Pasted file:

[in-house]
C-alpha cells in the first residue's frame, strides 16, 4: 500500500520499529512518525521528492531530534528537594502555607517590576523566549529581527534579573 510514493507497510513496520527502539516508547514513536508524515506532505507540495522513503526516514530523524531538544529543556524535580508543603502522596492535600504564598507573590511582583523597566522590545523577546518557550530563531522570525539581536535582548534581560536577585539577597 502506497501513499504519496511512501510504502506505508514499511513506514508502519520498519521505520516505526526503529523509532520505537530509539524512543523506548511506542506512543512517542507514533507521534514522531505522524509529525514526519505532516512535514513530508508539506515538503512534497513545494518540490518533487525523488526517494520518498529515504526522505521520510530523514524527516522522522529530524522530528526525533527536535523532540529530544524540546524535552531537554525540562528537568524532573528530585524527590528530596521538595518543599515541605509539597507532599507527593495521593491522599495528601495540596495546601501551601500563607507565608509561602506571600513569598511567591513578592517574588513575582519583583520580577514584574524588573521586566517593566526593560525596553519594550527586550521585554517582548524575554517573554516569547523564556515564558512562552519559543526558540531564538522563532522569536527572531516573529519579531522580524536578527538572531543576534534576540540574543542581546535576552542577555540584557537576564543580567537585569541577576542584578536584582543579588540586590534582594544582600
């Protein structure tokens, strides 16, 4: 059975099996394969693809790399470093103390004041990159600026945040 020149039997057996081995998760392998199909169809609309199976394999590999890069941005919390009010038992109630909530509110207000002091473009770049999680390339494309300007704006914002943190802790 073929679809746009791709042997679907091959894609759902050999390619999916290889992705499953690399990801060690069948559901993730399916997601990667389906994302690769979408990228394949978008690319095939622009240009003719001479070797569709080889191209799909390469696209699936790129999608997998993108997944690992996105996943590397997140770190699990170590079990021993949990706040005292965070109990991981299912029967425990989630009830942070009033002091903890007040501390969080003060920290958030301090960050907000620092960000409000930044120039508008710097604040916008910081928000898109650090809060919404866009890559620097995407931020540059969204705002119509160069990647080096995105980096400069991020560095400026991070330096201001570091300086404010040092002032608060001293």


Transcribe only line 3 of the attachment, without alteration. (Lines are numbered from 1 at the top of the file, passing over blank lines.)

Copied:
């Protein structure tokens, strides 16, 4: 059975099996394969693809790399470093103390004041990159600026945040 020149039997057996081995998760392998199909169809609309199976394999590999890069941005919390009010038992109630909530509110207000002091473009770049999680390339494309300007704006914002943190802790 073929679809746009791709042997679907091959894609759902050999390619999916290889992705499953690399990801060690069948559901993730399916997601990667389906994302690769979408990228394949978008690319095939622009240009003719001479070797569709080889191209799909390469696209699936790129999608997998993108997944690992996105996943590397997140770190699990170590079990021993949990706040005292965070109990991981299912029967425990989630009830942070009033002091903890007040501390969080003060920290958030301090960050907000620092960000409000930044120039508008710097604040916008910081928000898109650090809060919404866009890559620097995407931020540059969204705002119509160069990647080096995105980096400069991020560095400026991070330096201001570091300086404010040092002032608060001293």